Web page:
Getting old: For most of us, that's a scary thought.
No one wants to change that reaction more than photographer Heidi Wagner.
"There's such a gap between what's reality and what aging looks like," she says, "and you know, kind of this narrative that we get fed that we should all fear aging and aging is something that isn't revered and respected in our culture, in American culture."
Using photography to document the creativity of older people engaging in artistic pursuits or "passions," she's made it her mission to dispute that narrative. The result is an ongoing collection of portraits called The Passions Project, and the latest edition of the series is now at the Lakewood Cultural Center, helping to kick off the city's INSPIRE Arts Week.
Created in collaboration with local partners and with support from the city, The Passions Project - Lakewood comprises photos of twenty local citizens creating music, art and relationships — and experiencing joy in doing so. Living a life fully engaged with your passions is a core tenet of Wagner's personal philosophy.
"I think engagement isn't...necessarily just something that we need to consider when we're talking about older adults," she says. "I think the more we're engaged in our lives in general, the more we're connected to our passion. No matter what age we are, our life becomes more timeless. We're not thinking of all the pieces of life that aren't coming together; we're in a space where we're connecting with self, we're connecting with a really interesting and vibrant part of ourself.
"I think that anytime we live with vibrance, no matter what age we are, we are absolutely more interesting humans to be around," she adds.
Wagner began to connect those views with her photography while working in a senior living facility in Boulder in 2011, capturing residents at their most engaged. "I didn't necessarily call it The Passions Project at first," she recalls. "I would ask people the simple question, 'What's your passion?'"
Since then, she's created several installments of the project, and changing the representation of seniors remains central to her work. "We're either looking at pictures of older adults...in this medical way," she says, "or we're looking at them in this way of 'Oh, my gosh! They have to be jumping out of airplanes and competing in triathalons.' There's not a lot of in between."
She wants to capture not just her subjects, but the diversity of their communities.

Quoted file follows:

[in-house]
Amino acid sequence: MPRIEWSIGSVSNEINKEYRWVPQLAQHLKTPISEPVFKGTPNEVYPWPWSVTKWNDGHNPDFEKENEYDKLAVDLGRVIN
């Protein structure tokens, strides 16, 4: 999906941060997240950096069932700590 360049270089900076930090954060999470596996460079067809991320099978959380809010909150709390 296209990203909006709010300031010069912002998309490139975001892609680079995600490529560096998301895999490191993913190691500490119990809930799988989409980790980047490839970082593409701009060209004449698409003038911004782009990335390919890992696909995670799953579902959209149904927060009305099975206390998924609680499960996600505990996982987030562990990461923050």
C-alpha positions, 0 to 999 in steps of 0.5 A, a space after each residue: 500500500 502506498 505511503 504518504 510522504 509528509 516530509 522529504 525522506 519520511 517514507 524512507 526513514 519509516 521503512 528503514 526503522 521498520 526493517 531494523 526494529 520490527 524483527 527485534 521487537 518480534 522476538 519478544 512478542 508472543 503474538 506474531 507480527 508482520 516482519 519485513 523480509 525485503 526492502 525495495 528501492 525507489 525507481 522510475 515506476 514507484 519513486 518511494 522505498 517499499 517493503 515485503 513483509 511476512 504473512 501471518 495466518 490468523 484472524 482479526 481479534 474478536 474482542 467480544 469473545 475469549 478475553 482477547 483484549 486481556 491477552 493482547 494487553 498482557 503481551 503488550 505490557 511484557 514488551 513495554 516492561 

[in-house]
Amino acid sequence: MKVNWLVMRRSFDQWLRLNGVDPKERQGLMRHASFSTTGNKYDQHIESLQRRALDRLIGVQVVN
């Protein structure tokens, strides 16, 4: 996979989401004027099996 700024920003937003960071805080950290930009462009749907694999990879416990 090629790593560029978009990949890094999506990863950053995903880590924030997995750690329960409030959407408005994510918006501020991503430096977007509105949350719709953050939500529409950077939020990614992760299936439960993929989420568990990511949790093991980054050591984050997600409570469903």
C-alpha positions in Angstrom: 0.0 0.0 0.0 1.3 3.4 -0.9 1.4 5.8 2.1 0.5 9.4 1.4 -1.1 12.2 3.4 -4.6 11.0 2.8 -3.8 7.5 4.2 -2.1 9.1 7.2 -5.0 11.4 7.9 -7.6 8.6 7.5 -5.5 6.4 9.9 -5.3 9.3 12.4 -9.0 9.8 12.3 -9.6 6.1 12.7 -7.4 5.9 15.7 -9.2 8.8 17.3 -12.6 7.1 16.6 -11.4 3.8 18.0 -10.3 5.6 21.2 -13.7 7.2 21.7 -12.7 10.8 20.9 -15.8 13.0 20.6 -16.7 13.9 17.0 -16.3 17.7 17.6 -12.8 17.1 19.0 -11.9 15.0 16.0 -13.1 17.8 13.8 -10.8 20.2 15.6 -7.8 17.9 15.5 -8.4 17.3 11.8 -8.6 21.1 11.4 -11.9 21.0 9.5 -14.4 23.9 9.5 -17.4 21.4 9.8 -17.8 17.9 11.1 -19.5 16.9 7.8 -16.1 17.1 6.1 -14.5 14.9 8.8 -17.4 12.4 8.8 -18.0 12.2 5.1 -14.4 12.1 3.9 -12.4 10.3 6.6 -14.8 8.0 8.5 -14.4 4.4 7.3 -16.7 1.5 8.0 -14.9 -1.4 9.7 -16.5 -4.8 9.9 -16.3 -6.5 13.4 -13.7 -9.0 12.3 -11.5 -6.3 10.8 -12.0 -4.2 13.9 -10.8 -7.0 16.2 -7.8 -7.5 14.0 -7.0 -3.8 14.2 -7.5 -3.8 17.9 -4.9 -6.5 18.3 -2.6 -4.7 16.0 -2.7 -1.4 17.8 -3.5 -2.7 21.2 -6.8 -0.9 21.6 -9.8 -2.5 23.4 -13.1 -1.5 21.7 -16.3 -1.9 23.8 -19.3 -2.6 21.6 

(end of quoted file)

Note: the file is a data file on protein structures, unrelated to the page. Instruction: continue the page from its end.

"It's not just the people," she says. "Really, it's their stories, too. We're really trying to be representative of the people of Lakewood. What do the people of Lakewood look like?" To answer that question, she considered a wide range of factors, including gender identity, sexual orientation, race and ethnicity. "We want to make sure that all of those pieces are represented when we're talking about older adults of the community of Lakewood," she explains.
Doing so required a lengthy audition process, during which she worked closely with the city as well as other local stakeholders, including Philip Shapiro, co-owner and founder of the Village at Belmar Senior Living Community.
"Phil Shapiro has been a really big advocate and hero...for the Lakewood project," she says. "They wanted to highlight the citizens of Lakewood, and I just really appreciate them seeing the value of amplifying the voices and stories of older adults."
Shapiro is a big admirer of the project and its results. Having spent much of his career working with seniors, he appreciates that the series addresses our cultural perception of getting older, pushing back against ageism and reinventing presentations of aging. "It's stupendous," he says. "The photos resonate the positive aura of seniors expressing their passions and exude self-esteem and a sense of positive aging."
Shapiro and Wagner will join a panel of other aging experts to discuss the project, ageism and related issues at a free opening reception on Friday, June 2.
"It's so important to honor and respect our aging population. We have much to learn from them about the aging process," says Shapiro, adding that he hopes the display "will spark younger generational viewers to want to call their parents or grandparents and embrace and acknowledge them as being important people in their lives."
The Passions Project - Lakewood is on display from Friday, May 26, through August 31 at the Lakewood Cultural Center Corner Gallery, 470 South Allison Parkway. The opening Reception is at 6 p.m., Friday, June 2; get tickets at eventbrite.